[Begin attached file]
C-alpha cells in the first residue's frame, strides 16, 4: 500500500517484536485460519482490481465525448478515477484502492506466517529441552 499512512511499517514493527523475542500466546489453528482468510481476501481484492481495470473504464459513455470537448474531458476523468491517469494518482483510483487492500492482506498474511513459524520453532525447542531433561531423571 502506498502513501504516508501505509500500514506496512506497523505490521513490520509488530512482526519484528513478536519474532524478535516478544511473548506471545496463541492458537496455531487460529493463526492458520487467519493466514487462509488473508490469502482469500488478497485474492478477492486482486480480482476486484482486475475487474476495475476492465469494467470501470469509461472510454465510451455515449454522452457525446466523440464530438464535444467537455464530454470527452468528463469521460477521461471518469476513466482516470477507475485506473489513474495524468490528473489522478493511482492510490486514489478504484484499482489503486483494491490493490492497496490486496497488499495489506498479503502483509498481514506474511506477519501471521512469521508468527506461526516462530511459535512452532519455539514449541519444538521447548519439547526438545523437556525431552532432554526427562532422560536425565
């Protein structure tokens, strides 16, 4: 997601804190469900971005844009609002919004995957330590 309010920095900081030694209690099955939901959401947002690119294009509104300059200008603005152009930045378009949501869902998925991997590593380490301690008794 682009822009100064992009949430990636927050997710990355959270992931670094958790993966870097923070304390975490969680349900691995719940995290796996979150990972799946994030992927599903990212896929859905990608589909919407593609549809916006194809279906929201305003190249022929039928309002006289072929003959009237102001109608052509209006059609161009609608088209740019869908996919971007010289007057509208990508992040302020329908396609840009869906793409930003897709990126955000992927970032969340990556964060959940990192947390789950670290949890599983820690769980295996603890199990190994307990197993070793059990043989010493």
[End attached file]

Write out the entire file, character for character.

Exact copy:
C-alpha cells in the first residue's frame, strides 16, 4: 500500500517484536485460519482490481465525448478515477484502492506466517529441552 499512512511499517514493527523475542500466546489453528482468510481476501481484492481495470473504464459513455470537448474531458476523468491517469494518482483510483487492500492482506498474511513459524520453532525447542531433561531423571 502506498502513501504516508501505509500500514506496512506497523505490521513490520509488530512482526519484528513478536519474532524478535516478544511473548506471545496463541492458537496455531487460529493463526492458520487467519493466514487462509488473508490469502482469500488478497485474492478477492486482486480480482476486484482486475475487474476495475476492465469494467470501470469509461472510454465510451455515449454522452457525446466523440464530438464535444467537455464530454470527452468528463469521460477521461471518469476513466482516470477507475485506473489513474495524468490528473489522478493511482492510490486514489478504484484499482489503486483494491490493490492497496490486496497488499495489506498479503502483509498481514506474511506477519501471521512469521508468527506461526516462530511459535512452532519455539514449541519444538521447548519439547526438545523437556525431552532432554526427562532422560536425565
């Protein structure tokens, strides 16, 4: 997601804190469900971005844009609002919004995957330590 309010920095900081030694209690099955939901959401947002690119294009509104300059200008603005152009930045378009949501869902998925991997590593380490301690008794 682009822009100064992009949430990636927050997710990355959270992931670094958790993966870097923070304390975490969680349900691995719940995290796996979150990972799946994030992927599903990212896929859905990608589909919407593609549809916006194809279906929201305003190249022929039928309002006289072929003959009237102001109608052509209006059609161009609608088209740019869908996919971007010289007057509208990508992040302020329908396609840009869906793409930003897709990126955000992927970032969340990556964060959940990192947390789950670290949890599983820690769980295996603890199990190994307990197993070793059990043989010493």